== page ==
Bill C-16 has been talked about on this blog before. It’s the bill which limits your ability to talk about Islam and Muslims under the provision that they have been recognised as a discriminated-against group under the hate-speech acts in the criminal code.
Well, remember how I also mentioned that Maxime Bernier, an up-and-coming potential leader of the Conservative Party of Canada—with an eye toward their leadership elections this year—was made in the mould of a Donald Trump, or a Marine Le Pen or a Frank Petry?
This is a man who is going to, win or lose, #MakeCanadaFun in ways that Canadians haven’t seen since the original Trudeau was elected. In that piece he wrote on FaceBook, Maxime Bernier expressed his initial support for the bill for the understandable reason that he seeks protection for all Canadians, but upon coming into contact with Jordan Peterson (whom you can find in a long, thought-provoking conversation with Stefan Molyneux here) he realised the impact it would have on freedom of speech and expression in Canada.
Mr. Bernier references the Oakes test, which is the typical test which Supreme Court judges use to try to figure out if the damage a particular law does to the rights of the average Canadian fairly and proportionally addresses whatever damage the law is meant to address.
Mr. Bernier correctly interprets the result of such a test as an extreme failure—not only is Bill C-16 directly in conflict with Section 2b of the Charter of Rights and Freedoms, it is an extremely disproportionate and unreasonable response to non-aggressive tactics.
Listen, hate speech might be bad. It might be. Maybe. The thing about it, when you put it into context, is that you still need people to agree with you. Do I agree with keeping it out of, for example, the educational system? There’s a famous precedent-setting case (R v Keegstra) which found that a teacher in the system was teaching pro-Nazi hate speech.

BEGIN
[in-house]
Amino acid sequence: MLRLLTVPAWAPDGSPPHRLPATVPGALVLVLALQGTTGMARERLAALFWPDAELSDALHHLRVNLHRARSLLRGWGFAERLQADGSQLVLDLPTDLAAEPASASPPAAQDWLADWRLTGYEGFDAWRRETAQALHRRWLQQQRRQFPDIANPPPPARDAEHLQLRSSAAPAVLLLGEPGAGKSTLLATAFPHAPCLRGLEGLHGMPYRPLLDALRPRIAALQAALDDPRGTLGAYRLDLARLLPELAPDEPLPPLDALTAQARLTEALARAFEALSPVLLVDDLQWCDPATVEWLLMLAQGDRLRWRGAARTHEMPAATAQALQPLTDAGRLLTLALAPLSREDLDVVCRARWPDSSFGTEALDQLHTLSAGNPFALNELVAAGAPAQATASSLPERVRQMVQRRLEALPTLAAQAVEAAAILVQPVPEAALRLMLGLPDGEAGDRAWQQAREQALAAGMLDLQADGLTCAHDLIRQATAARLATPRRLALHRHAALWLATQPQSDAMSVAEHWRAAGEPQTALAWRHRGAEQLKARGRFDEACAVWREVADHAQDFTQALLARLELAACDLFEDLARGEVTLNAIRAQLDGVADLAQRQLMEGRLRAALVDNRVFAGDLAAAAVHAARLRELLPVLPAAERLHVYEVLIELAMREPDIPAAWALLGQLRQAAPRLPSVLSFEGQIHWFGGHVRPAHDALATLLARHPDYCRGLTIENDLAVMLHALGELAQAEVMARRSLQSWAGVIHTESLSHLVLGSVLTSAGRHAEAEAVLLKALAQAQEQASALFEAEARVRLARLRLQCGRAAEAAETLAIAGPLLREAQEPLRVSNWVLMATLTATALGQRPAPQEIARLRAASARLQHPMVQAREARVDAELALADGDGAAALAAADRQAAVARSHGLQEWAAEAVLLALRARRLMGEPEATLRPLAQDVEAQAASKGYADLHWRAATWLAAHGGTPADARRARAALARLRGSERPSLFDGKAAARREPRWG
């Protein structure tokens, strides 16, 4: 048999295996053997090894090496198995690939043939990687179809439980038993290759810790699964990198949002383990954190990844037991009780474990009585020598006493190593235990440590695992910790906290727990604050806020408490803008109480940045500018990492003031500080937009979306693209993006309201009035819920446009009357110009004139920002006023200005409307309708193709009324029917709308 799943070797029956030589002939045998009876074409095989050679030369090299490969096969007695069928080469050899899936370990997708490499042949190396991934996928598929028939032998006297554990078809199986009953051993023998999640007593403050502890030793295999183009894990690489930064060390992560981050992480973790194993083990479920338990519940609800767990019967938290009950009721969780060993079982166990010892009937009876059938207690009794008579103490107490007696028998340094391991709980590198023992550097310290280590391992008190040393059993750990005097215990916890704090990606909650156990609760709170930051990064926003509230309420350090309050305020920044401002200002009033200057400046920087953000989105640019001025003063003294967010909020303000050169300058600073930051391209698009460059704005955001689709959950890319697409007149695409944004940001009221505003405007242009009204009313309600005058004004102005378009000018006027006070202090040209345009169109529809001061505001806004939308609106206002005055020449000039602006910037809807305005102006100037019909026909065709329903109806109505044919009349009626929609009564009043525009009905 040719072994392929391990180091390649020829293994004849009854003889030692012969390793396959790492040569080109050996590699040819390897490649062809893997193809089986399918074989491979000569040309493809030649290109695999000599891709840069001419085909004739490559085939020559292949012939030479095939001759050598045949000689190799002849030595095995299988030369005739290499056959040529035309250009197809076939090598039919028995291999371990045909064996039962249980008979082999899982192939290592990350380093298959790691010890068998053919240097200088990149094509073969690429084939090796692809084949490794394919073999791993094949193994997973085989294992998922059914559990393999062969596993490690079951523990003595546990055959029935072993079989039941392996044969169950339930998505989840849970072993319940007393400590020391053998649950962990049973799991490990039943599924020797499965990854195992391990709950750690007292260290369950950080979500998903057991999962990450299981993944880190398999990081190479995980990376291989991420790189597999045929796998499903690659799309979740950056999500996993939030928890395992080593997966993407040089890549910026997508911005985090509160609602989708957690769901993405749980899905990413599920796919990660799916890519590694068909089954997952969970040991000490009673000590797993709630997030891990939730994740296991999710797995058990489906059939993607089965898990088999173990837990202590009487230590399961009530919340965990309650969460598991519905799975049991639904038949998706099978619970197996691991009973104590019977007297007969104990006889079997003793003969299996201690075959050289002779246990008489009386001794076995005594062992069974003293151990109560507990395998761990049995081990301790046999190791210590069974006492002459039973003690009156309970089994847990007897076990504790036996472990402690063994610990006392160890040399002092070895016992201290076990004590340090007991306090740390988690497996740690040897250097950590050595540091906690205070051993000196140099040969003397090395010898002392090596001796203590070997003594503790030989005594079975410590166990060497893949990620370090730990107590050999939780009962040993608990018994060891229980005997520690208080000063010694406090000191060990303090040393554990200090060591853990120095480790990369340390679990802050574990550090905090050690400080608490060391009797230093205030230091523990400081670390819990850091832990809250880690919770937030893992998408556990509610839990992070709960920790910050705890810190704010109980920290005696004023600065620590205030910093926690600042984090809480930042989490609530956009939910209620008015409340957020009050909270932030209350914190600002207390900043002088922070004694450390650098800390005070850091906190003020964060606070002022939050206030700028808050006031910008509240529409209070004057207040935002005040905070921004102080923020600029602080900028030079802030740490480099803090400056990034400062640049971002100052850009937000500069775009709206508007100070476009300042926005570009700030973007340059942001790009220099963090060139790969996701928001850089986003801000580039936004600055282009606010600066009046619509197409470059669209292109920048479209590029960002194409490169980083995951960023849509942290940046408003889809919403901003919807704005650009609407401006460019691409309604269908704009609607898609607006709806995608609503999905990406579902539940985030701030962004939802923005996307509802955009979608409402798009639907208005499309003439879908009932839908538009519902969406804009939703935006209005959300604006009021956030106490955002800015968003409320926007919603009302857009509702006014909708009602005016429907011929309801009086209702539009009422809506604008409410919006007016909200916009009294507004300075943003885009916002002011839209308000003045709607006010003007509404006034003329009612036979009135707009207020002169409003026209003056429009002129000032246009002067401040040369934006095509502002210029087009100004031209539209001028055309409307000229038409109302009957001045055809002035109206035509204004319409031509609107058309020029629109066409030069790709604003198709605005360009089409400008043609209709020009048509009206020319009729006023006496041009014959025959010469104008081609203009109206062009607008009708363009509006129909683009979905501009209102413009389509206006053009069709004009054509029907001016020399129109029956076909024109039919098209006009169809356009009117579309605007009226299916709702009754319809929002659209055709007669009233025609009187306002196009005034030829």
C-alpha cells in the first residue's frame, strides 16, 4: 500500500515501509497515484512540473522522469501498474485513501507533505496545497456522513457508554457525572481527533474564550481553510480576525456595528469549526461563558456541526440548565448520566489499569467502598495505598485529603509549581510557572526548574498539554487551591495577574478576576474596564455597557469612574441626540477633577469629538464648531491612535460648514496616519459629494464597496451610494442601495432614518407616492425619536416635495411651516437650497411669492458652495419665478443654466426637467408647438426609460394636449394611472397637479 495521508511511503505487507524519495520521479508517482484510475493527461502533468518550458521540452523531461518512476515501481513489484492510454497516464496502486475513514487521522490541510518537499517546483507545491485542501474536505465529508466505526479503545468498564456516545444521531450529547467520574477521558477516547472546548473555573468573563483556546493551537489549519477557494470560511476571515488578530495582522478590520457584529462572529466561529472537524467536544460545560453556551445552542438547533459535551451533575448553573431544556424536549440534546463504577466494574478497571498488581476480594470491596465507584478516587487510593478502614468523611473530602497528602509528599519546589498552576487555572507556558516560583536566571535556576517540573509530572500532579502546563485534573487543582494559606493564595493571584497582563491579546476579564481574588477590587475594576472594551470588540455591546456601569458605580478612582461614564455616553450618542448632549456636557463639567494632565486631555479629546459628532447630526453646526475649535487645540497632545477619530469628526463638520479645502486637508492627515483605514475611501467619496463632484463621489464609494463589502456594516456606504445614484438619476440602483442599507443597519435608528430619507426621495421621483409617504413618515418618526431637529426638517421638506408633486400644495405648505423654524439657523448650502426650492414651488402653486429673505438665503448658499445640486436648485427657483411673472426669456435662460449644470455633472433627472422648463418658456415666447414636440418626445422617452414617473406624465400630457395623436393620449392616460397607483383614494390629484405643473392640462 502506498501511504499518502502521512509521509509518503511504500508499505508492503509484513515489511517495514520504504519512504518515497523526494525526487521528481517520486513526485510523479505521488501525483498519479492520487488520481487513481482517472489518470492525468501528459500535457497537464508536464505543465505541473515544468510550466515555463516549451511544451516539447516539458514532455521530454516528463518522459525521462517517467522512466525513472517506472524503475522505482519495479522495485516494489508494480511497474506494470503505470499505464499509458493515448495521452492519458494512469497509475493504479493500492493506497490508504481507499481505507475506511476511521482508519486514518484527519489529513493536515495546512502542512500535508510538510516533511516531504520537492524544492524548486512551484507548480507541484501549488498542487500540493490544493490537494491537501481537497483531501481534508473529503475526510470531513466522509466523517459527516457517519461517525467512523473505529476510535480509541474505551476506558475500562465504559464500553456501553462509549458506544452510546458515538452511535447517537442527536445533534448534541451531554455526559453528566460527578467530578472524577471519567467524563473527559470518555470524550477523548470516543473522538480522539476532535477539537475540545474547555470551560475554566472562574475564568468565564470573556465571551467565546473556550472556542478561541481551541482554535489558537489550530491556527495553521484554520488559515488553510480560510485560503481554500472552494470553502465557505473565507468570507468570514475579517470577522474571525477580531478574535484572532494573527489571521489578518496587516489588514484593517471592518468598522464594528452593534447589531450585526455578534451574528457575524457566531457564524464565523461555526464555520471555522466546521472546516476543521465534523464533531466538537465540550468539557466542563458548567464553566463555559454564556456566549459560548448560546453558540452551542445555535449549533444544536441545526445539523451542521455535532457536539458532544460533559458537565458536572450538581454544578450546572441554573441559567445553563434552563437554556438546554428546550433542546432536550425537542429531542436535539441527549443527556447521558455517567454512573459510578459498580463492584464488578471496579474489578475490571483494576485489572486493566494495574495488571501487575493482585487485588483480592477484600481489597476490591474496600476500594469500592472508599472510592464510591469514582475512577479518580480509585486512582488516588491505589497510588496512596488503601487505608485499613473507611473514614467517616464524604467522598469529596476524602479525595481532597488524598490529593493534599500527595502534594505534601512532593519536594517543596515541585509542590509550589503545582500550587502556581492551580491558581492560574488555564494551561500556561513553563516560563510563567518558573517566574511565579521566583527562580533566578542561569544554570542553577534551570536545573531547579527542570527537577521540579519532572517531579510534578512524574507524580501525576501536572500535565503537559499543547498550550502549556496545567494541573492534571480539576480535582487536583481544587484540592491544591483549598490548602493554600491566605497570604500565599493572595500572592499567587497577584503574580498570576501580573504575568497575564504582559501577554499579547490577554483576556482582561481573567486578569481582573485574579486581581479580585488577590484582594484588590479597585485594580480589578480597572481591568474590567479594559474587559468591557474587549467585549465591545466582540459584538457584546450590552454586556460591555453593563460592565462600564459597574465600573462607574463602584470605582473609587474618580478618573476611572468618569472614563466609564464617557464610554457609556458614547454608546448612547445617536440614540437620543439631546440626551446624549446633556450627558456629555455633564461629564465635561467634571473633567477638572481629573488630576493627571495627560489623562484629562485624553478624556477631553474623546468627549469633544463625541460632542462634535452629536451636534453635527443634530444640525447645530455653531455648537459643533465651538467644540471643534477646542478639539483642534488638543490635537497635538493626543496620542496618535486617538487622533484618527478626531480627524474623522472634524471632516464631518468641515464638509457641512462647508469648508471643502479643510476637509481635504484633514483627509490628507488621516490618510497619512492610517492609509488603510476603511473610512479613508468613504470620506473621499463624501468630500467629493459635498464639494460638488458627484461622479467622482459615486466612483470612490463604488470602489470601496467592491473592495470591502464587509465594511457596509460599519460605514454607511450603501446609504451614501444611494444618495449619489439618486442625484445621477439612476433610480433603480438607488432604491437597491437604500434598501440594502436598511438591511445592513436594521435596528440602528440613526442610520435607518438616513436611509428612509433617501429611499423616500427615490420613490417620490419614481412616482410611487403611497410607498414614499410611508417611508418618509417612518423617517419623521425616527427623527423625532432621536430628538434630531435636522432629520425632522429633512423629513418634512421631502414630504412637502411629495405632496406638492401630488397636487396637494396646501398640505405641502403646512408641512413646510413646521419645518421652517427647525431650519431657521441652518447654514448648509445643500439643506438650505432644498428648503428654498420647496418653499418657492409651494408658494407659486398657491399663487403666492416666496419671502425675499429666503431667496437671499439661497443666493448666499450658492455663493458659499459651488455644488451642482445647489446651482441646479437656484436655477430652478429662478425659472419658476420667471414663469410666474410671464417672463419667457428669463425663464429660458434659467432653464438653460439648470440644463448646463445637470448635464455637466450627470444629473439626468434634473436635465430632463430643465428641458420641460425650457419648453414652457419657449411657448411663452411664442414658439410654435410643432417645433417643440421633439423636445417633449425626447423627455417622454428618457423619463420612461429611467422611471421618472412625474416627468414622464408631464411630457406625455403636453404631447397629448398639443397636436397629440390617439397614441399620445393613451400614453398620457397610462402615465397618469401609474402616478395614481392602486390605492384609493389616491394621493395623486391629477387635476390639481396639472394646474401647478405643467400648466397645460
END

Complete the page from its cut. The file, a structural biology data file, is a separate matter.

Obviously, that sort of thing can’t be tolerated—particularly under the auspices of the government, and even more particularly to children who are extremely vulnerable to indoctrination—as we saw with Hitler Youth. If Bill C-16 could be repurposed for anything, it should be to prevent instances of captive-audience abuse toward certain opinions in schools or religious organisations.
Hitler Youth wasn’t fake. Child soldiers all over the globe are similarly indoctrinated and unleashed on their enemies the world over. There is a case to be made for some types of speech being banned, but the problem with them is that speech from either side remains non-free so long as the counter-arguments are not also included.
In other words, my contention (and it looks like, Mr. Bernier’s contention as well) is that free speech emerges from discourse. You can’t call one thing or the other thing hate speech so long as all speech is present—this avoids the captive audience phenomenon, like you saw in Germany during the Weimar Republic, like you saw in the Soviet Union, like you see in various wartorn African countries where the price of dissent is usually the death penalty.
Like you’re starting to see in Canada where you don’t get the death penalty, but you get a “bigot” brand which can easily prevent you from having a livelihood—a soft form of murder.
Get Bernier in there. Let’s get Bill C-16 repealed or repurposed so it stops hurting us, and thereby #MakeCanadaFun